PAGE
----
It’s often been said, and I think I may have even said it myself, that the political divide is increasingly not between the conservatives/right on the one side and the liberals/left on the other, but between the nationalists and the globalists. And in no case is that divide clearer than when it comes to immigration. If we look at things from this perspective it’s worth asking if there are any Democratic candidates with nationalist leanings? Is populism on the nationalist side of the fence? I would think so, in which case there might be at least one candidate who fits the bill, Bernie Sanders.

You may think it’s a stretch to suggest that Sanders could end up being a Trump clone, at least on immigration, but no less of an authority on extreme immigration restrictions than Ann Coulter has said that she would support Sanders if he returned to his original immigration position. Beyond Ann Coulter it’s not immediately clear how much support someone like Sanders might pick up from returning to his original position on immigration, but, if nothing else it would certainly set him apart from the rest of the pack.

And here we return to the poll I started with, Sanders is currently 30 points behind Biden. Maybe he’ll start clawing that back. Maybe a significant part of that lead is temporary, an artifact of Biden recently launching his campaign. But on the other hand maybe it will just keep getting bigger, and taking a harder stance on immigration will become more and more appealing, particularly if it’s something that Sanders is already ideologically disposed to. Which based on his populist/nationalist leanings and his past statements he very well might be. And of course if you look past Sanders there are 16 candidates currently polling at less than 3%. Given the numbers I listed above (take your pick) it’s certainly conceivable that one of those candidates will try something of a hail mary with respect to immigration.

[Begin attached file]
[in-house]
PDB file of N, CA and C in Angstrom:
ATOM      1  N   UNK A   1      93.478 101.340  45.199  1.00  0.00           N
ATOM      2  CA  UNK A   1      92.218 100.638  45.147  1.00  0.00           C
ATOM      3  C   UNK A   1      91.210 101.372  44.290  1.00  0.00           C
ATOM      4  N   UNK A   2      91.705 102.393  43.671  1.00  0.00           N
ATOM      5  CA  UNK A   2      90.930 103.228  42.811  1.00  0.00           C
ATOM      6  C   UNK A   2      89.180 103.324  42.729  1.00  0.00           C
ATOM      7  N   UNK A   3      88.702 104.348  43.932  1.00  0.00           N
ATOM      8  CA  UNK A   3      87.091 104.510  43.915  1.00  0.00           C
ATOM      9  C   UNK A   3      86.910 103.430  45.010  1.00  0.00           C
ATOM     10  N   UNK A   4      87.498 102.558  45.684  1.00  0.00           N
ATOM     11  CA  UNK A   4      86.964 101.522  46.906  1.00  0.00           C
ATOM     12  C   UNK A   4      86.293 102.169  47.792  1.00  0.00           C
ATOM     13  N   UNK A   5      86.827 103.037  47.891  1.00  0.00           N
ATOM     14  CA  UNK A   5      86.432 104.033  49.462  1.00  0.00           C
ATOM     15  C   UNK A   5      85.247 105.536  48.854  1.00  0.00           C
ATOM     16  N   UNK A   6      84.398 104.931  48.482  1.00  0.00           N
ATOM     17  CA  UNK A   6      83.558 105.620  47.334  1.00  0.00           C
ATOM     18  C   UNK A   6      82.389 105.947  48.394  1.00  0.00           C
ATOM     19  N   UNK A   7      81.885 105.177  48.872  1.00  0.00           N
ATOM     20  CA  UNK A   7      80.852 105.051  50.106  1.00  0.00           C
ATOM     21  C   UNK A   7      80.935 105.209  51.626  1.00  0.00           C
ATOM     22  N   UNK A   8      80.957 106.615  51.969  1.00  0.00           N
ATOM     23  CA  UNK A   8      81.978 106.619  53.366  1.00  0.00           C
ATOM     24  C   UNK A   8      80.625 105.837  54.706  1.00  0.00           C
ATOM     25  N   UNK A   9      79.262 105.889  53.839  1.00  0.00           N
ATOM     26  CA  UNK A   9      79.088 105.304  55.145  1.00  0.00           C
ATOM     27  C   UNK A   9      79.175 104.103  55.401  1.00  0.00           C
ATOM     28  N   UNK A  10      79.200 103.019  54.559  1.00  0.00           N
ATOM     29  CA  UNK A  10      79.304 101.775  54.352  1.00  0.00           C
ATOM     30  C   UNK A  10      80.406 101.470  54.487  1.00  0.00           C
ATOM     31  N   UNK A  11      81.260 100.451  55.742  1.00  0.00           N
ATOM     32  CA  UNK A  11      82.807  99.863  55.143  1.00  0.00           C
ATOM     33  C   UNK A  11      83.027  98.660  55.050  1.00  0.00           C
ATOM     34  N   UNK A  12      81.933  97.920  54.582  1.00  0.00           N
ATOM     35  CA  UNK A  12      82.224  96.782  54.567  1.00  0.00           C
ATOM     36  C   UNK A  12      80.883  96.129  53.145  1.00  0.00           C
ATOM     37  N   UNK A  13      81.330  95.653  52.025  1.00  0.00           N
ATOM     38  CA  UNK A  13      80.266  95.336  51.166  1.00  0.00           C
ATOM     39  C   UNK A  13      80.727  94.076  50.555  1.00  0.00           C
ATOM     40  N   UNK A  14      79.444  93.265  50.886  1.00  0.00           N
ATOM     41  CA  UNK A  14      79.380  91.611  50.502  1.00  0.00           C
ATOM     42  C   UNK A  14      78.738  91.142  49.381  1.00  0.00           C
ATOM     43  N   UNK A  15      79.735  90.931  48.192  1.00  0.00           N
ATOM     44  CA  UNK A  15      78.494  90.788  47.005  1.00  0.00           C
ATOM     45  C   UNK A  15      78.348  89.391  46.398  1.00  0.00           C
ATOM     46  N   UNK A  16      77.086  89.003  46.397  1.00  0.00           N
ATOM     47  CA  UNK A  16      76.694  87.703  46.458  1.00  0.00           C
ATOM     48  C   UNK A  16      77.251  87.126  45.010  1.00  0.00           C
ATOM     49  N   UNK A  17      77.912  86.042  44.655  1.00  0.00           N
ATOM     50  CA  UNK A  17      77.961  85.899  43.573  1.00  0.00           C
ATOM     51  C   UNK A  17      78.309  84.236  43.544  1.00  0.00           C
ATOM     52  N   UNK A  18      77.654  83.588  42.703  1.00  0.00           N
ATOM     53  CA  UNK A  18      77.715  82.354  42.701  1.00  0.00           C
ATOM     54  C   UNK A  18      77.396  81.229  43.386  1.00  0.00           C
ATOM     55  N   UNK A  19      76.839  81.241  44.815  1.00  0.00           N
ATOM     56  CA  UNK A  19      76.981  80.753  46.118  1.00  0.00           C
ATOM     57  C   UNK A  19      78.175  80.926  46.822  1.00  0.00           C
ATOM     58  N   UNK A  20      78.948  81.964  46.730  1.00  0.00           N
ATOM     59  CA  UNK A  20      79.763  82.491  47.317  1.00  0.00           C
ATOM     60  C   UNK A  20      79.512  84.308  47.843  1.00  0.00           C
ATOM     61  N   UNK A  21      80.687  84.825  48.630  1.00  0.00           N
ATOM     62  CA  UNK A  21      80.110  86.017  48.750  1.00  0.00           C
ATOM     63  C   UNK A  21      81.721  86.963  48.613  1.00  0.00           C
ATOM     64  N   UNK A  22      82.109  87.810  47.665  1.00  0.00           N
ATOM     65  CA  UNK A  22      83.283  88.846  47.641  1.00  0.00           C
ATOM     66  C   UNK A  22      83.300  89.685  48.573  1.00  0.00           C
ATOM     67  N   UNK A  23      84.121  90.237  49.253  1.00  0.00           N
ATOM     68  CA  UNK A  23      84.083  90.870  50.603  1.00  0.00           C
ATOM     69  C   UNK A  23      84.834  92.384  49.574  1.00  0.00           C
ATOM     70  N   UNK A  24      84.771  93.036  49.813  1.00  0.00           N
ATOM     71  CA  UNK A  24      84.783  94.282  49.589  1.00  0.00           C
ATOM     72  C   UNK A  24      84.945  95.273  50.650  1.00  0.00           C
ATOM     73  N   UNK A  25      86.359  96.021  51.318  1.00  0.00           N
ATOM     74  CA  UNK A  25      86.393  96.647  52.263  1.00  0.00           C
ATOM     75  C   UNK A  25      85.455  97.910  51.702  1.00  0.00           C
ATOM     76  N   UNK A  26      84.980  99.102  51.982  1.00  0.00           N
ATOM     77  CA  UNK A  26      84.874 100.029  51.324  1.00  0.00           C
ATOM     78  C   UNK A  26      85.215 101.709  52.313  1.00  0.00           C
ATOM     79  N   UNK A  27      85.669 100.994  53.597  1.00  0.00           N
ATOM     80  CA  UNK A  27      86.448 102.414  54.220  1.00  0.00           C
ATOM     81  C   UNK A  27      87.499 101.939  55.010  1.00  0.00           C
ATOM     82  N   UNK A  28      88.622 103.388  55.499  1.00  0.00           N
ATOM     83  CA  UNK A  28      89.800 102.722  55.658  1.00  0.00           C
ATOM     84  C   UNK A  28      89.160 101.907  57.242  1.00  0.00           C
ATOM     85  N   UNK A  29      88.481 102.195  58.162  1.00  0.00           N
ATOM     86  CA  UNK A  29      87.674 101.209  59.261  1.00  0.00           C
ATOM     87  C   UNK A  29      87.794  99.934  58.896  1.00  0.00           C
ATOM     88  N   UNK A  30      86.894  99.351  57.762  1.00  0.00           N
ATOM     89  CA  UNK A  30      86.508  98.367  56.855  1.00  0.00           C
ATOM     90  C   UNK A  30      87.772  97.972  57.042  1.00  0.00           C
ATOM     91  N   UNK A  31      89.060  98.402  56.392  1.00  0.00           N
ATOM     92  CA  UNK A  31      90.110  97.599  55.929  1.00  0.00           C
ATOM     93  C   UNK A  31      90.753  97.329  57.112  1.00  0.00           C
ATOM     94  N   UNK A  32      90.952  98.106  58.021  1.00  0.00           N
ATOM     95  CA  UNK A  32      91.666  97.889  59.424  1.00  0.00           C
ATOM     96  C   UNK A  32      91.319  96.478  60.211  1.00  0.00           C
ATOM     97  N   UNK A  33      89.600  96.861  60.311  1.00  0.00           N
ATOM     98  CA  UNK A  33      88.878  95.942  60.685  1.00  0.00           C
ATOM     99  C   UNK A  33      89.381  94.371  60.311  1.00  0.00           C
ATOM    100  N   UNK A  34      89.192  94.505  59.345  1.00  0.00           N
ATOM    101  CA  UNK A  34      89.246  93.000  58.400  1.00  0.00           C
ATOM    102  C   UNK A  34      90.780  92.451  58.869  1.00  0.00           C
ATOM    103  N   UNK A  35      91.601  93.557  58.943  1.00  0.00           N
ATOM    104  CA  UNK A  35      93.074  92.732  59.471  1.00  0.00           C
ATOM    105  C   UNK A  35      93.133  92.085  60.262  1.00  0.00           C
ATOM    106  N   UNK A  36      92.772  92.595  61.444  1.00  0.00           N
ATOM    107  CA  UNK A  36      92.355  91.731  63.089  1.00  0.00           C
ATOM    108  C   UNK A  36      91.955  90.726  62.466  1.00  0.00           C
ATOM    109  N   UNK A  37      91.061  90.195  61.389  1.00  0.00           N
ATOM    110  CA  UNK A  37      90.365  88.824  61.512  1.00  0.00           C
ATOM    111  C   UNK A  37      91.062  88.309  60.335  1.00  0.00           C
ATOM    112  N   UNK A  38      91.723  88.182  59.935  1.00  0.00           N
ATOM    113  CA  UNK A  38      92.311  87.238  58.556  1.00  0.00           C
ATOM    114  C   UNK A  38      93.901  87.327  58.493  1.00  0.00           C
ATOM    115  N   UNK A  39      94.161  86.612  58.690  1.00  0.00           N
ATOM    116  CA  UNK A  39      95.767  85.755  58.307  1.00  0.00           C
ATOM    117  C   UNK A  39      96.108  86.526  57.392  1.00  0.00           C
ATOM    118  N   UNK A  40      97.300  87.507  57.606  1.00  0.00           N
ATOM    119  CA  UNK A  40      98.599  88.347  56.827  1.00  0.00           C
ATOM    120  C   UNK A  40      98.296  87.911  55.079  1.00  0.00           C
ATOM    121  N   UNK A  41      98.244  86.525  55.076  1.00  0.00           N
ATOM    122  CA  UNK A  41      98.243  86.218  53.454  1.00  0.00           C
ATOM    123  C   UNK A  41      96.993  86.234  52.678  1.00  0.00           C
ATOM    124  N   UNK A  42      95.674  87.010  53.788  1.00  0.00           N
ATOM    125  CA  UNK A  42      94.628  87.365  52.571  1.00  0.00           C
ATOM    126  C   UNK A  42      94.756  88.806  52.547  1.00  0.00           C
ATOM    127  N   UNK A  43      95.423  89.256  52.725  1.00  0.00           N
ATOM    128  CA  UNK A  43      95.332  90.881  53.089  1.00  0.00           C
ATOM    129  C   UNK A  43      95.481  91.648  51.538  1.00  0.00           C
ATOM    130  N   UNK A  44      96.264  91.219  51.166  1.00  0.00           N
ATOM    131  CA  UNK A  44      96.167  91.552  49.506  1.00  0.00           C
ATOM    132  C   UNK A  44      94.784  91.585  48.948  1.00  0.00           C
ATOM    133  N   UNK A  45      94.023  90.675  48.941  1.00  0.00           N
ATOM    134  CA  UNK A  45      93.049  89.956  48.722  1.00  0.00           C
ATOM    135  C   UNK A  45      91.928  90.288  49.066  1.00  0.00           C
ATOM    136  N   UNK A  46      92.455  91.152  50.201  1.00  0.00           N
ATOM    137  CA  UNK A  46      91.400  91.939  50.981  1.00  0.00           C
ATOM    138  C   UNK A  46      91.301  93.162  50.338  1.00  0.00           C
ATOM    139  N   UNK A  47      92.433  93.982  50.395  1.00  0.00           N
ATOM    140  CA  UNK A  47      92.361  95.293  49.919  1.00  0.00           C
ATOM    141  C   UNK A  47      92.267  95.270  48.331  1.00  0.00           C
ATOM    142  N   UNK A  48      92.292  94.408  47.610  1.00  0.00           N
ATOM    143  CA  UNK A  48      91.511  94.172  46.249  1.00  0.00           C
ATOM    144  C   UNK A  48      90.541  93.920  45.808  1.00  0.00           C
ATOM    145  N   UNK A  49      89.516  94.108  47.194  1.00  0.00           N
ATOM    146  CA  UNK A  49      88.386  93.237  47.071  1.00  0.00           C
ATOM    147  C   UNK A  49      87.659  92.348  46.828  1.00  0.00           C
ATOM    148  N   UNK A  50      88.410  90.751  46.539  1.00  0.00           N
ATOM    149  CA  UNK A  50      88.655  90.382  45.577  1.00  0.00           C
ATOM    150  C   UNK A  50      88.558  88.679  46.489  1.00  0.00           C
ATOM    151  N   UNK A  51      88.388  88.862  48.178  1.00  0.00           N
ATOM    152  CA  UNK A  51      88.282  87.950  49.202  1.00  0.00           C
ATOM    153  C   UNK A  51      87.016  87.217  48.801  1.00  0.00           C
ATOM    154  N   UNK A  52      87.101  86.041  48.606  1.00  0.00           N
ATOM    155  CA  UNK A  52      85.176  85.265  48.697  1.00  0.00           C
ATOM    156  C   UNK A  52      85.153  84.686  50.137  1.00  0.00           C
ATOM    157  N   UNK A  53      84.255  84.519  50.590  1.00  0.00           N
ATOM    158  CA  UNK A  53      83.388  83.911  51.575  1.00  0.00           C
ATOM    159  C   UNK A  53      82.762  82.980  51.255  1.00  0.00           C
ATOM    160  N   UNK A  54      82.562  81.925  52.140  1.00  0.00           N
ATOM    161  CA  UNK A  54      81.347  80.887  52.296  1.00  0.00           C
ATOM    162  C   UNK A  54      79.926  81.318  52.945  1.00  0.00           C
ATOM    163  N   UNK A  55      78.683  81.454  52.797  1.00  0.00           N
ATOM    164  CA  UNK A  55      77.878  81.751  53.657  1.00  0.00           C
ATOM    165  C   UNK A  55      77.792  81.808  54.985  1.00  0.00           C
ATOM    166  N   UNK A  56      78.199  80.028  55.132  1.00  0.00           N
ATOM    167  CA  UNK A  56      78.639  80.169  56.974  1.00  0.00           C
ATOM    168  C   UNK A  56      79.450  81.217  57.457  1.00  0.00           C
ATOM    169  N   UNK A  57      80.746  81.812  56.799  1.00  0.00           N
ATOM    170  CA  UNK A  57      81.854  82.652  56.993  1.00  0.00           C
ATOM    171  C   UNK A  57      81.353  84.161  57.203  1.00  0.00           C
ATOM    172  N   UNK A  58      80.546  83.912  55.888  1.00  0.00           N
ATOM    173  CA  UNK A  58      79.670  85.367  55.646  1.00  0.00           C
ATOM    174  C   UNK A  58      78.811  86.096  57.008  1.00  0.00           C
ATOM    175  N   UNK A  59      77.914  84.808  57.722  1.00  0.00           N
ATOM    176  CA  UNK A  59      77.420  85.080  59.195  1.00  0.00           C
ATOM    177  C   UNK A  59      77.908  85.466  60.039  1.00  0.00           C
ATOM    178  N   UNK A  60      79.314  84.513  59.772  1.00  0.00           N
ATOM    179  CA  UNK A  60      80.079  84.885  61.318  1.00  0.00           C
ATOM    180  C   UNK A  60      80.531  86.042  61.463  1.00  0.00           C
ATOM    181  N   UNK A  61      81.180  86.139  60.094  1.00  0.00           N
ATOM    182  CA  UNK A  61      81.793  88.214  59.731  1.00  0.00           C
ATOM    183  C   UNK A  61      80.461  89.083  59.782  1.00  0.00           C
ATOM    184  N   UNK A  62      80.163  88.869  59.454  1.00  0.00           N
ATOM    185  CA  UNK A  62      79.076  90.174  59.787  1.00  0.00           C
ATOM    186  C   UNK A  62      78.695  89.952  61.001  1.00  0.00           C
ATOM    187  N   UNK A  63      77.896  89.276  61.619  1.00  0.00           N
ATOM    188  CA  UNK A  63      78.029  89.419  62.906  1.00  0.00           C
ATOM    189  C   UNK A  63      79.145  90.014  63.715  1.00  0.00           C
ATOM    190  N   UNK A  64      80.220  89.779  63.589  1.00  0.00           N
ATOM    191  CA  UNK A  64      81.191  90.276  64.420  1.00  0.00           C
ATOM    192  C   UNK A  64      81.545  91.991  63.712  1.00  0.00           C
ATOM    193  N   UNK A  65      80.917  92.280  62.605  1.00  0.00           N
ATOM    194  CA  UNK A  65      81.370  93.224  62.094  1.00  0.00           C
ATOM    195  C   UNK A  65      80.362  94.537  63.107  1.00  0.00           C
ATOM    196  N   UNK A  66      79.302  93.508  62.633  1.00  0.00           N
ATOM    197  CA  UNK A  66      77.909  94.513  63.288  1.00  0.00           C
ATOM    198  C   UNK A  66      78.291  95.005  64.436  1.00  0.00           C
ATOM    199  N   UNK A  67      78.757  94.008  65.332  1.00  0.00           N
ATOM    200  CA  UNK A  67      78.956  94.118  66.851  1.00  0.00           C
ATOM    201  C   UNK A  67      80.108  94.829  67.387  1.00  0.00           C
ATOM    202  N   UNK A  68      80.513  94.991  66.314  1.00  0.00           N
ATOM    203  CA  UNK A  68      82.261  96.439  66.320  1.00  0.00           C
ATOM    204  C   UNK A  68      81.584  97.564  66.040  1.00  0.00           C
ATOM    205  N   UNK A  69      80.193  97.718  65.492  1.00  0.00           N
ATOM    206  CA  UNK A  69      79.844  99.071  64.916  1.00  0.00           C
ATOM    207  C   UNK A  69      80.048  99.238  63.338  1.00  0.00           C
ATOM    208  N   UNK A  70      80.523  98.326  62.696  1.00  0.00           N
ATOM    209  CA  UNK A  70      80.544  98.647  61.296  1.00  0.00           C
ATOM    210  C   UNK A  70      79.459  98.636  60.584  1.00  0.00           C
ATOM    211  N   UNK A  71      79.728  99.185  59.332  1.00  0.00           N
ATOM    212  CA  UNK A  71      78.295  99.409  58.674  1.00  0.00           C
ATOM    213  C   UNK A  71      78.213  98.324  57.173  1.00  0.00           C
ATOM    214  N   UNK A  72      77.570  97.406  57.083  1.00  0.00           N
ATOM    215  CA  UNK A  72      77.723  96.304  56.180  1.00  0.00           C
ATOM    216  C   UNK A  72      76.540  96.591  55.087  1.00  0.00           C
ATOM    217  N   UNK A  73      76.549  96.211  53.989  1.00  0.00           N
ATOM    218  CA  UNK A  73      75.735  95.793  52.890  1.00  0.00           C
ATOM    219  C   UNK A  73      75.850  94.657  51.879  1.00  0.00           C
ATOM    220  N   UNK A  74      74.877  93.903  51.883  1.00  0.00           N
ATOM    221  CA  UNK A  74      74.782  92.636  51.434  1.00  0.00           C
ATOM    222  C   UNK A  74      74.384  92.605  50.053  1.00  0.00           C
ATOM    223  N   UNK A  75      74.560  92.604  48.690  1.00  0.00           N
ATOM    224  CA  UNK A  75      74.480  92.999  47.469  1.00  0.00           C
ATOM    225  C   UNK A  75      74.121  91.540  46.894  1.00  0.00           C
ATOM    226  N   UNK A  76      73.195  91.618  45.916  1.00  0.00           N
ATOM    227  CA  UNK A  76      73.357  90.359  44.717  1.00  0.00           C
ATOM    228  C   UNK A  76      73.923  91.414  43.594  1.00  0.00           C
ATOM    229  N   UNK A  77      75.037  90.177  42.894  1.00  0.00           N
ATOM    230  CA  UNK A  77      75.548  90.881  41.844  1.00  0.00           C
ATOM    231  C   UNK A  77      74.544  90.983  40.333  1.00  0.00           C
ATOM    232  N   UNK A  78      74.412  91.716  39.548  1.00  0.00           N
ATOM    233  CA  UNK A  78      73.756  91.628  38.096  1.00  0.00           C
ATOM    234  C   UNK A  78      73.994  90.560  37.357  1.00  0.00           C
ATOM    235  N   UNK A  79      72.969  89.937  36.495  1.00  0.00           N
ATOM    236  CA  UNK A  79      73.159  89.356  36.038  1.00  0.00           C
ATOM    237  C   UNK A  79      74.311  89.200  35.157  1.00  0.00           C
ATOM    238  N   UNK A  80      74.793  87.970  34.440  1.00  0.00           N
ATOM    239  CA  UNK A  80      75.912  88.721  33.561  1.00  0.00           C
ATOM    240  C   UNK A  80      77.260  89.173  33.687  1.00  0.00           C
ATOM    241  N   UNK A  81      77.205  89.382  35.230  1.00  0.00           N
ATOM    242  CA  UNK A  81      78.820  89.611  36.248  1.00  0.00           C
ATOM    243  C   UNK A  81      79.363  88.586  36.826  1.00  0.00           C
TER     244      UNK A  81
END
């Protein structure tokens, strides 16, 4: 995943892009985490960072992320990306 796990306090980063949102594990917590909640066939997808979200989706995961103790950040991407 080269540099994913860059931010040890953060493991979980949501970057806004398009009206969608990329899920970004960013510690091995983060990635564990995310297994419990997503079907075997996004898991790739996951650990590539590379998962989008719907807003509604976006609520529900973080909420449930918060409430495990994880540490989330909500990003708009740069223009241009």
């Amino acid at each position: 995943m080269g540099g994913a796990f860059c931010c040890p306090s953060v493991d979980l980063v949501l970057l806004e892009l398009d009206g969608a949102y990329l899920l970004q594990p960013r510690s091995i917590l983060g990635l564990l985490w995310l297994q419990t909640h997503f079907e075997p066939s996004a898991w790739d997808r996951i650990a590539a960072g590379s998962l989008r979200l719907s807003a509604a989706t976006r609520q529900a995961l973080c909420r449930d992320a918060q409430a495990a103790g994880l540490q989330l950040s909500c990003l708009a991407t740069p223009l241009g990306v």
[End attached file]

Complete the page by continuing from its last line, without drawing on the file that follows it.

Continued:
Tying all of this together, my central point is that the immigration issue is not going away. And in the current political climate, it’s something which strongly favors Republicans. The 2020 primaries are going to be our first real chance to see how Democrats might handle this new landscape, and I think it’s already apparent that it’s going to cause them problems. Perhaps even more important, is the landscape after the next election. You can certainly imagine Biden easily winning despite ignoring the issue, just because Trump is so unpopular, but what happens in 2024 or 2028? There will definitely be several Republican candidates trying to duplicate Trump’s success by being tough on immigration. And while I think Trump is underestimated as a communicator and a candidate, it’s not outside the realm of possibility that someone else could come along who’s more likable. In that case, if support for more restrictive laws remains as high as it is now (and recall it might actually go up, that’s what happened in Europe) and if the Democrats still haven’t developed an effective counter, they’re going to be in a lot of trouble.